This is probably my most favorite time of the three-year series. Essentially all four accounts are taken into account when you look at some of the interactions that Jesus has in the Gospel according to John. I've mentioned before the wide variety that we have, from a ruler of the Jews in chapter 3 (Nicodemus), to a Samaritan woman who was married five times in chapter 4. What's interesting is that both of them eventually stand up for what they believe. Later in the book, Nicodemus speaks up for Jesus to the other Pharisees, and later in chapter 4, the woman speaks up for Jesus to the others in the town, and the text says that 'many Samaritans from that town believed in him because of the woman's testimony (v. 39)'.
The next set of interactions could be considered chapter 5 with the man who couldn't walk for many years and chapter 9 with the man born blind; that set of people also has some extremes. Is there a connection between sin and problems on earth? In chapter 5 (verse 14), Jesus says, "See you are well! Sin no more, that nothing worse may happen to you." In chapter 9, Jesus insists that neither this man sinned, nor his parents, to have something like this happen, "but that the works of God might be displayed in him (verse 3)."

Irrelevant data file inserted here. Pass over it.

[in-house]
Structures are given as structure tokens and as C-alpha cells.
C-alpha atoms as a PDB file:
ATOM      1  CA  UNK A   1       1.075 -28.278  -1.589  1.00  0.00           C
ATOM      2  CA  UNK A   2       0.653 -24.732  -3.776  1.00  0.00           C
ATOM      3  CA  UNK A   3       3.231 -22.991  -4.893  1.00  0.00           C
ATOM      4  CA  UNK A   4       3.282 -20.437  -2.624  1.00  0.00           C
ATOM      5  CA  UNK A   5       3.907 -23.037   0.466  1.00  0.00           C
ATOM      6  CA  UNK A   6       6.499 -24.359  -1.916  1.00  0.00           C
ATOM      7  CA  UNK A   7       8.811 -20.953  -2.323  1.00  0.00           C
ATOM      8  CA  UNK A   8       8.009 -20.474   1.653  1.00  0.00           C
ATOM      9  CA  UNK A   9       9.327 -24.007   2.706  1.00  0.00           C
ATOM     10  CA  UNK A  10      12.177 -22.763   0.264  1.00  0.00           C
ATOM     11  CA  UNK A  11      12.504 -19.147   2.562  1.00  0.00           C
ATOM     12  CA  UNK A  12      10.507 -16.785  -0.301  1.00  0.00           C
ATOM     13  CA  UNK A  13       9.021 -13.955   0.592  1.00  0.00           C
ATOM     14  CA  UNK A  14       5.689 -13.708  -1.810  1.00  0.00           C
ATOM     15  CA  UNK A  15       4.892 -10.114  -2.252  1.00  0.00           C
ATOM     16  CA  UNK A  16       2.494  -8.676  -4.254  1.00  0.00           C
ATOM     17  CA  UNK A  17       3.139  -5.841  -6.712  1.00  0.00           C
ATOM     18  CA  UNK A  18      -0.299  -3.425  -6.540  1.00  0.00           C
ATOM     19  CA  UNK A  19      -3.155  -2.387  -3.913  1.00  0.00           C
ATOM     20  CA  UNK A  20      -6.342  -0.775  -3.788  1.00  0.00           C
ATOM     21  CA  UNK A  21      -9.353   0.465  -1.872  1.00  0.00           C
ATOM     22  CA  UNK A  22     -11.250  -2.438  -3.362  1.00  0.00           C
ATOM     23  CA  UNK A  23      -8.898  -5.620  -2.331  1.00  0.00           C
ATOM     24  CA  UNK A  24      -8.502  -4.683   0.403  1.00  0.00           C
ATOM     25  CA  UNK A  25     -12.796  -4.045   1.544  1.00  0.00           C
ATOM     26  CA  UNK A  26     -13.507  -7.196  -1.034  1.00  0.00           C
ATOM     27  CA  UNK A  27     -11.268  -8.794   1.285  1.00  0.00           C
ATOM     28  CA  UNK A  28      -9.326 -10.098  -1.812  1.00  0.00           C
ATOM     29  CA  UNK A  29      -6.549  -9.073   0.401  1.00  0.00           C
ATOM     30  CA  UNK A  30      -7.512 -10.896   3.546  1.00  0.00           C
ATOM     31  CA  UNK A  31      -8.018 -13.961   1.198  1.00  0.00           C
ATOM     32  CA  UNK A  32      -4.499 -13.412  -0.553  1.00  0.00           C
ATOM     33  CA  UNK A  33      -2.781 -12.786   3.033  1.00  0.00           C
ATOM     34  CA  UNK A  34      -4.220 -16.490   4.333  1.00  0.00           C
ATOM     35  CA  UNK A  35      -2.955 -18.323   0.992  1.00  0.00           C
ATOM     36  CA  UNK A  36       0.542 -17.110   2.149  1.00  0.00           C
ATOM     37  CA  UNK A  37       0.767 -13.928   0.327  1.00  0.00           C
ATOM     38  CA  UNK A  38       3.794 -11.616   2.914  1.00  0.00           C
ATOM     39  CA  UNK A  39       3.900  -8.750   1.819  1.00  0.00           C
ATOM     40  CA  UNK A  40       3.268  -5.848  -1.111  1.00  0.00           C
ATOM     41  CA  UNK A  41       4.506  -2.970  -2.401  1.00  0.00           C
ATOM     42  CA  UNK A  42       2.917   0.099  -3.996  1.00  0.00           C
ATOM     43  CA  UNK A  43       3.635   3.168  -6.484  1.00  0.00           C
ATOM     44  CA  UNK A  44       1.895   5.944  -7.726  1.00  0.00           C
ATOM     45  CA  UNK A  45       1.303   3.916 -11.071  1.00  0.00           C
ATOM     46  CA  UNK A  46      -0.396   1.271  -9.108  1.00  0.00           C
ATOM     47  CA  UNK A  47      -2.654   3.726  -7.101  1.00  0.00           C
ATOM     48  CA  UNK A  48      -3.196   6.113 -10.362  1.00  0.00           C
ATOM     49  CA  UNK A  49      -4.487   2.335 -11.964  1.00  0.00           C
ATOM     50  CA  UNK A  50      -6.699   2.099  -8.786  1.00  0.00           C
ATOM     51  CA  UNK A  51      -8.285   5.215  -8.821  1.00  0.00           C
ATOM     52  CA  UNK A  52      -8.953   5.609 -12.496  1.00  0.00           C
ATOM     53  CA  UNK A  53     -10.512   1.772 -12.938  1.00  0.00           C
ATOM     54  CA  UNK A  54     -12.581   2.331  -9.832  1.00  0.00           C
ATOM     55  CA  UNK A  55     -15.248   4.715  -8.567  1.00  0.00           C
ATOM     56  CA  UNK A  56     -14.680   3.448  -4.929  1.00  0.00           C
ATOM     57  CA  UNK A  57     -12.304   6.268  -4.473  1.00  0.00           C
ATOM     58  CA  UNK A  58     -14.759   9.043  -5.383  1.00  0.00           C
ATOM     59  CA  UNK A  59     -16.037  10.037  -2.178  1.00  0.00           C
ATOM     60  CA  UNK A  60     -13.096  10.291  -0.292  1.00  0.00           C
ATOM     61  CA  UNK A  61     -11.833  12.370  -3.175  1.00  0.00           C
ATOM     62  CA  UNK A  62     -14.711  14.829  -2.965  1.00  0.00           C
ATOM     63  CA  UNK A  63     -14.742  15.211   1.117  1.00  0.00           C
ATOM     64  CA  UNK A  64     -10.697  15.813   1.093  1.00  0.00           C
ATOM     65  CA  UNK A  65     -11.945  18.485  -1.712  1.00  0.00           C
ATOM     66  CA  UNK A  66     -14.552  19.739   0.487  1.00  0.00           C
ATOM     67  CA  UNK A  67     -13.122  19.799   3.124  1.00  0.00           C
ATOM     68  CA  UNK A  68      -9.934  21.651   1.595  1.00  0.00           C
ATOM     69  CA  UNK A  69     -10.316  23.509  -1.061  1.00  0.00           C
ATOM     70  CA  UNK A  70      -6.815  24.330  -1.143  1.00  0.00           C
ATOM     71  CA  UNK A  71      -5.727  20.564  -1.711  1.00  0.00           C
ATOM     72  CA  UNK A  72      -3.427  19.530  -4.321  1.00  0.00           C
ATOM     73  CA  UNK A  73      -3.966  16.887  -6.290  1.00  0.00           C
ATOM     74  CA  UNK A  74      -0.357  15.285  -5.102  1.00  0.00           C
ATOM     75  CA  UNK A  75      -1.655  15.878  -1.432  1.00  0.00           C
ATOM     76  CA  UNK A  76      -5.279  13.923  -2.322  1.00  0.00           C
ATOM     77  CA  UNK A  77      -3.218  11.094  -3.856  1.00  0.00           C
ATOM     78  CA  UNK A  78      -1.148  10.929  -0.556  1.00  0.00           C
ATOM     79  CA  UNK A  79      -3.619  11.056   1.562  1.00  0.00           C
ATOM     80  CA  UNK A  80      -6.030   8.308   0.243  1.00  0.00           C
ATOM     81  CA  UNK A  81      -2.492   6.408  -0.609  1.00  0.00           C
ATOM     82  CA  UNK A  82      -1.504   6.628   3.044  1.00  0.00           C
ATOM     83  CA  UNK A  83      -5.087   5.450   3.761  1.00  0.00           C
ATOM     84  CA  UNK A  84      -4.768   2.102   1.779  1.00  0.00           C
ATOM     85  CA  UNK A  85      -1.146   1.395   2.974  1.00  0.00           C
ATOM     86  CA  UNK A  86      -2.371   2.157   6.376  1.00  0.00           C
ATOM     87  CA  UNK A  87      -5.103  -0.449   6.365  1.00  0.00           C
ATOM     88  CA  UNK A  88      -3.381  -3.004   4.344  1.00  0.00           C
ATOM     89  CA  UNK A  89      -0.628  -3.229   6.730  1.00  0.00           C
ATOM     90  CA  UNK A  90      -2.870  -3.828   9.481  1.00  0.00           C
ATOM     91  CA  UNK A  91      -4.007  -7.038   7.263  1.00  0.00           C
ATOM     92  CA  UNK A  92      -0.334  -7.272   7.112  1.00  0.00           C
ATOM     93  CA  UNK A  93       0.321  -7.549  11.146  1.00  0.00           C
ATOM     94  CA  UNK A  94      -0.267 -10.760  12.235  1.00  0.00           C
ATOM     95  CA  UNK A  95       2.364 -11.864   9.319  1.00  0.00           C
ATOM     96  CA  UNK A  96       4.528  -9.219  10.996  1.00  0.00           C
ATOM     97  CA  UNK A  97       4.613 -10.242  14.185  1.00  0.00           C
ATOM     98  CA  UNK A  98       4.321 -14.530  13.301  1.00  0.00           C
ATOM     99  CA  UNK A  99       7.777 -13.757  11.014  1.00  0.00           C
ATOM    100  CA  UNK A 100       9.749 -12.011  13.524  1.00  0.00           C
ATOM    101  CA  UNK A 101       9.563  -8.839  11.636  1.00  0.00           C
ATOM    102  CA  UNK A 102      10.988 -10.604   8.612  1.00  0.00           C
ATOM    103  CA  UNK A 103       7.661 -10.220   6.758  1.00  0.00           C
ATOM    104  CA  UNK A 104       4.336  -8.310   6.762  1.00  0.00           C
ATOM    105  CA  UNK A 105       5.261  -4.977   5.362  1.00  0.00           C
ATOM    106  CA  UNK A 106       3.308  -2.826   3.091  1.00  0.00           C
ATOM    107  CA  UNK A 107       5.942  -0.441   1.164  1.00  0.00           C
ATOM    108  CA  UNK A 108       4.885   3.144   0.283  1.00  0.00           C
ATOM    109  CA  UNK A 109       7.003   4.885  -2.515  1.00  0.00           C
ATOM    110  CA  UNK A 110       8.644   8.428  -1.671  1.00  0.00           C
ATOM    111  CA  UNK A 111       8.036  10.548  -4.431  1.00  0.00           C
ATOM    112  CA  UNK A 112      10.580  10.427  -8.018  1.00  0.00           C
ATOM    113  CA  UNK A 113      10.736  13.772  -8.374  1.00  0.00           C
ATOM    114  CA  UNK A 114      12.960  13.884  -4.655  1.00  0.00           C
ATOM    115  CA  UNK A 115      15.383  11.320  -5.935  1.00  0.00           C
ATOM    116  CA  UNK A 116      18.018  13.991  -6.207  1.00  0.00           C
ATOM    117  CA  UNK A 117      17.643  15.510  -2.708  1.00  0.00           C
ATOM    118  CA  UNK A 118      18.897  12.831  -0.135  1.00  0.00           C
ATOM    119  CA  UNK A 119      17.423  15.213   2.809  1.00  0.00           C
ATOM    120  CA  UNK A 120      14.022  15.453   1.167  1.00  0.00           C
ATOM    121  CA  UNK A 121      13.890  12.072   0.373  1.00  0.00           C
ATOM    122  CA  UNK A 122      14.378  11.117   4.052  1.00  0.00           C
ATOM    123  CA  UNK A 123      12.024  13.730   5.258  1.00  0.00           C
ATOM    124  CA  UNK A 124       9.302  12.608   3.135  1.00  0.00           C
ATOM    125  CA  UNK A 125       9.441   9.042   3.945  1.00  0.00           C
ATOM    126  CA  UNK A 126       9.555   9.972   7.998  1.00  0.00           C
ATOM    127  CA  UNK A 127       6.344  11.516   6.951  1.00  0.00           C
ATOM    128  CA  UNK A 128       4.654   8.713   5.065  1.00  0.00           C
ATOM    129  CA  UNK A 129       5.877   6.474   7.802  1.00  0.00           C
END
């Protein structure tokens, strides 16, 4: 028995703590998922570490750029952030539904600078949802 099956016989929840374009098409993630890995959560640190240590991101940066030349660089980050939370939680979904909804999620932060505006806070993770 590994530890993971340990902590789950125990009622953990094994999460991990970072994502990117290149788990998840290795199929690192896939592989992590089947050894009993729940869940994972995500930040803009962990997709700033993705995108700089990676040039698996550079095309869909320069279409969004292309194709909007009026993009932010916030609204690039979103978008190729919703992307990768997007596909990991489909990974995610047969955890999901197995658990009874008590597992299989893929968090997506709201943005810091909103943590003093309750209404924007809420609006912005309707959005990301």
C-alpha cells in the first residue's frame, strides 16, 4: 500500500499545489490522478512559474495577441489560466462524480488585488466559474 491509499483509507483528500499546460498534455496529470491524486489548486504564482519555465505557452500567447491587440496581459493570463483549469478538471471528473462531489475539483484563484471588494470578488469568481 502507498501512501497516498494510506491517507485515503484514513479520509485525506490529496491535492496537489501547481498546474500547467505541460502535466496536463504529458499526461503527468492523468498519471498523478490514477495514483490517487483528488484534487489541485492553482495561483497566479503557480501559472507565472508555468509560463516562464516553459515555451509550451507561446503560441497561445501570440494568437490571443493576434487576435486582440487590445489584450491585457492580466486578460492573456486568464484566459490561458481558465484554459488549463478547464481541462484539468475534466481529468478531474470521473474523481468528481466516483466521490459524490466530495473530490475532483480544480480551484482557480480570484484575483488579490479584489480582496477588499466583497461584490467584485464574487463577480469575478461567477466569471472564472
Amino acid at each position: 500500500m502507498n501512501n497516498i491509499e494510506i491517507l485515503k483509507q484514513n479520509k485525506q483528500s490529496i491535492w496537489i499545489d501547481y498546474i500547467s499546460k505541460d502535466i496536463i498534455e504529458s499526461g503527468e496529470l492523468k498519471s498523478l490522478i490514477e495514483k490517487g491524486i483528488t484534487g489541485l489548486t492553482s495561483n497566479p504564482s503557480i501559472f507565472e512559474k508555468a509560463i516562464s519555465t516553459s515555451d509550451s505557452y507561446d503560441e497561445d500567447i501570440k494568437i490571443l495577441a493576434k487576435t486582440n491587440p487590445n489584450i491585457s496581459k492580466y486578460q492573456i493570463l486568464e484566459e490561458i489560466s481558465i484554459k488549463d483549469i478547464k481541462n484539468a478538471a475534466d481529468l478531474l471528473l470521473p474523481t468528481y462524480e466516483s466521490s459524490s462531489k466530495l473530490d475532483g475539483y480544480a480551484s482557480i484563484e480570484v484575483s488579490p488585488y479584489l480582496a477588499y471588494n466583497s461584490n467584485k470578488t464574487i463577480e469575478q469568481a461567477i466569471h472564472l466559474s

These two men also end up standing up for Jesus. In both of these healings, Jesus heals on the Sabbath, and people weren't supposed to work on that day. Jesus gets into some serious trouble both times, but he's okay with that. He's also okay with the two men standing up for him. He even takes the trouble to find them later. The man in chapter 9 ends up worshiping him, and that's the only time that happens in this account.
The first three accounts, Matthew, Mark, and Luke, and quite similar, and there are a few ways that they could be considered a set. With that perspective, it's interesting to get these detailed conversations with these wide ranges of people in the fourth account.
I also find it interesting that the use of the word 'answer' or 'reply' is different in this fourth account. In the previous accounts it could be considered a secondary verb. Often times the person, 'answering, said...' In this structure, the main verb is 'to say'. But in the fourth account, to answer or respond is predominantly the main verb.
How does one 'answer', 'reply', or 'respond' to Jesus? That's a great question. And that's one we continually will have to answer.
As a side point, I don't think that the fourth account uses 'the Jews' as a negative thing. Some Jews turn around and believe in him. Some Jews, sadly, don't. It's pretty much the same thing in Acts.
Whether it's one or one thousand who end up following, it's still an interesting story. And we still can ask questions and receive some answers. And the wonderful story will certainly continue.